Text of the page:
Have you ever dreamed about what it might be like to relive the same day over and over again in an endless search for the perfect 24 hour period of existence?
Of course you haven't, for that is the plot of much-loved Bill Murray/Harold Ramis comedy classic Groundhog Day, and each and every possible hilarious scenario has already been played out for you via one of the sharpest and most intuitive scripts of all time.
Edge of Tomorrow, 20 minutes of which was screened for bloggers and film journalists at an event in London earlier this week, is like Groundhog Day with stringy aliens and Tom Cruise. Admittedly, there are a few other minuscule differences between Doug Liman's upcoming sci-fi piece and its forebear: Cruise is using his unusual predicament in order to sleep with Emily Blunt at the finale of his endlessly cyclical personal purgatory (rather than Andie MacDowell) and the movie is set around a future invasion of Earth by spaghetti-like extra terrestrials rather than a local TV reporter's curmudgeonly trip to the countryside for a quaint annual event. But you get the idea.
This is not necessarily a bad thing. If you are going to steal, it is usually a good idea to steal from the best. And in any case, Liman's plagiarism is second hand: his film is based on a Japanese novel titled All You Need Is Kill which first ventured the time-loop proposition.
Edge of Tomorrow also has other cool stuff going for it. Cult hero Bill Paxton plays a luxuriously moustached special-forces general who repeatedly bawls out Cruise's unfortunate new recruit. And for those who cannot stand the world's most famous Scientologist, there is the chance to watch him get killed over and over again by hideous monsters or massive chunks of falling metal.
"If you love Tom Cruise, you see him giving a genius performance, and if you hate Tom Cruise he dies like 200 times in the movie," confirmed Liman in a post-footage Q&A. The director, whose mercurial career has taken in cult indie Swingers, Brangelina blastfest Mr and Mrs Smith and the first Bourne movie, 2002's The Bourne Identity, was keen to praise his lead for taking on a role far from the orthodox action mould.
"Here, he is a total coward," he laughed. "The amount of times he squeals in this movie – he's an amazing squealer! Other movie stars – in my experience – would have been more hesitant about being that vulnerable."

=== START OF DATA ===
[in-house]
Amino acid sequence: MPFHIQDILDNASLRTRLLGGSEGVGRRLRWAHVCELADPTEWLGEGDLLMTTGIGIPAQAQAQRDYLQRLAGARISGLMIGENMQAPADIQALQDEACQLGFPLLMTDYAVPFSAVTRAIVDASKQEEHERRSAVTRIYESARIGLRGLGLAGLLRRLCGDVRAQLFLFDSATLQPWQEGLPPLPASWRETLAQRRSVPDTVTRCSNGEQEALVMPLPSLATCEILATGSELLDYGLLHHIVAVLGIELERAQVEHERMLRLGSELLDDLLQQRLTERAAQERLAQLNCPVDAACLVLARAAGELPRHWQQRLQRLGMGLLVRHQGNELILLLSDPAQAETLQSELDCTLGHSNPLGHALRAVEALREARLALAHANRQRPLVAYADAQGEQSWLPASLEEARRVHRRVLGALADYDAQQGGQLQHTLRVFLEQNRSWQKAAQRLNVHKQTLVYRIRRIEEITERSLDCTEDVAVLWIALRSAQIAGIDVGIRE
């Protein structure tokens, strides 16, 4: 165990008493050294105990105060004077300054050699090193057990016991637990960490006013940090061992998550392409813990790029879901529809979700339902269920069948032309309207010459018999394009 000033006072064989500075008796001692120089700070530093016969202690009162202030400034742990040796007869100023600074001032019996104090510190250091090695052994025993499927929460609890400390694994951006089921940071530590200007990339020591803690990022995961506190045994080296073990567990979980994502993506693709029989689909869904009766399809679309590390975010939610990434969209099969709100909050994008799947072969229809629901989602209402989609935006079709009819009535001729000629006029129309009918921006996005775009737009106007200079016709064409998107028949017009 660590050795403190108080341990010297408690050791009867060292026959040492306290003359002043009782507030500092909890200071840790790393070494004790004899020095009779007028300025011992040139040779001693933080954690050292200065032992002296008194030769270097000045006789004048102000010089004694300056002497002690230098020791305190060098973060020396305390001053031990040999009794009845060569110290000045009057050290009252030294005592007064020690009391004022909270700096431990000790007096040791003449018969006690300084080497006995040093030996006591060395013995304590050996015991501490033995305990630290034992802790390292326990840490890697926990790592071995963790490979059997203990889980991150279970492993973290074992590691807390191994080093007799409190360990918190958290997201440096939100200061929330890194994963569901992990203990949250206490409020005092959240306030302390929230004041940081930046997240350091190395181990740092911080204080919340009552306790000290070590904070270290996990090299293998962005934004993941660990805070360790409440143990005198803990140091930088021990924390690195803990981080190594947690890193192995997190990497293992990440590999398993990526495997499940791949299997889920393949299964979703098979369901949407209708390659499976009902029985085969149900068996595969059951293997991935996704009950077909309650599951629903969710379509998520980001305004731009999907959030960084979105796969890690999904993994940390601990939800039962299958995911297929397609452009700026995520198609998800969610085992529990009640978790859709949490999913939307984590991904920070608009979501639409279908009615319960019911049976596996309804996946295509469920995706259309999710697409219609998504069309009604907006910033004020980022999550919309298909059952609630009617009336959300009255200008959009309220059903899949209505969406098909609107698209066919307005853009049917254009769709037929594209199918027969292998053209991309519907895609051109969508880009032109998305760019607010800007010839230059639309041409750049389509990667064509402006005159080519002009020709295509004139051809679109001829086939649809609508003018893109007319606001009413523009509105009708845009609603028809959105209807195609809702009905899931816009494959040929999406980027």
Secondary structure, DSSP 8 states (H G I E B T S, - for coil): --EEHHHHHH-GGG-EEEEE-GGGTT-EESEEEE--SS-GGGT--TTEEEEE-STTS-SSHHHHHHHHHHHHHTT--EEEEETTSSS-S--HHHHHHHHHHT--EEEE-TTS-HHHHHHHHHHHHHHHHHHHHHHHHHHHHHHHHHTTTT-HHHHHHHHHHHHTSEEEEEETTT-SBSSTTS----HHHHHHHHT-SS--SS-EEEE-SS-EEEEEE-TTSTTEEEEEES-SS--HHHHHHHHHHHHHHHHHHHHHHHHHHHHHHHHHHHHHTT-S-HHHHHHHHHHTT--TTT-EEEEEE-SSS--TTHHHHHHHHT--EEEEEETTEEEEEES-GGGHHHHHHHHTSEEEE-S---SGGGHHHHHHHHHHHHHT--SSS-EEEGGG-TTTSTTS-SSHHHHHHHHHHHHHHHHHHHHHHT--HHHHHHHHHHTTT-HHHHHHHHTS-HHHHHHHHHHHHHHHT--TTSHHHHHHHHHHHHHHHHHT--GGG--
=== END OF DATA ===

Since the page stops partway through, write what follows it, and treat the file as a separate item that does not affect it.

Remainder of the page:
The premise of Edge of Tomorrow is that Cruise (here named Lt Col William "Bill" Cage, but playing himself as usual) slowly builds himself into the most spectacularly badass special-forces grunt, capable of taking on the alien threat almost singlehandedly, through experiencing the same battle over and over again. Along the way he meets Blunt's heroic veteran Rita Vrataski, a poster girl for Earth's defenders and a woman who understands his predicament like no other.
There were some extremely funny moments in the footage we saw. Dropped into a war zone on his very first day as a soldier, Cruise doesn't last long the first few times around. But as he begins to acknowledge his unique set of circumstances, the rookie finds himself saving the lives of surprised comrades and taking out seemingly unstoppable aliens with the practiced insouciance of a man who really has seen it all before. Liman appears to have found a nice balance of comedy and action, while Cruise and Blunt have decent chemistry as fellow soldiers desperate to smash through the brittle carapace of their time-limited bubble.
On the downside, Groundhog Day isn't the only movie being ruthlessly plundered here. I was picking up the unmistakable whiff of deja vu from pretty much every decent sci-fi venture to have hit the big screen in recent years, from Rian Johnson's Looper to Duncan Jones' Source Code. (Let's not even mention Starship Troopers.) Again, this isn't such a bad thing, as I really rather like those movies, and it may just be that all time-travel films throw up similar narrative traps.
"The frustrating thing is trying to deal with the logic of a film that works with time travel," admitted Liman. "People who dream that one day time travel will exist – all they have to do is work on a film that has time travel and they will realise that there is no way ever that we will travel through time. There's just too many paradoxes. It's just not going to happen."
The screenplay for Edge of Tomorrow is by The Usual Suspects' Christopher McQuarrie (plus Jez and John-Henry Butterworth). Fingers crossed the storyline hasn't been pawed apart, thrown back together and ultimately mashed into meaninglessness by too many creative architects, as happened with Cruise's plothole-ridden last sci fi outing, Oblivion.
Liman's film has the look of decent popcorn entertainment, even if it's unlikely to be on too many critics' end-of-year best-of lists. Are you up for watching this one over and over again in tribute to the film's own narrative Möbius strip? Or are you frightened this is two hours of your life you might never get back?
• This article was amended on 7 March 2014, to correct the spelling of Bill Paxton's name.
guardian.co.uk © Guardian News and Media Limited 2010
image: © Sujin Kim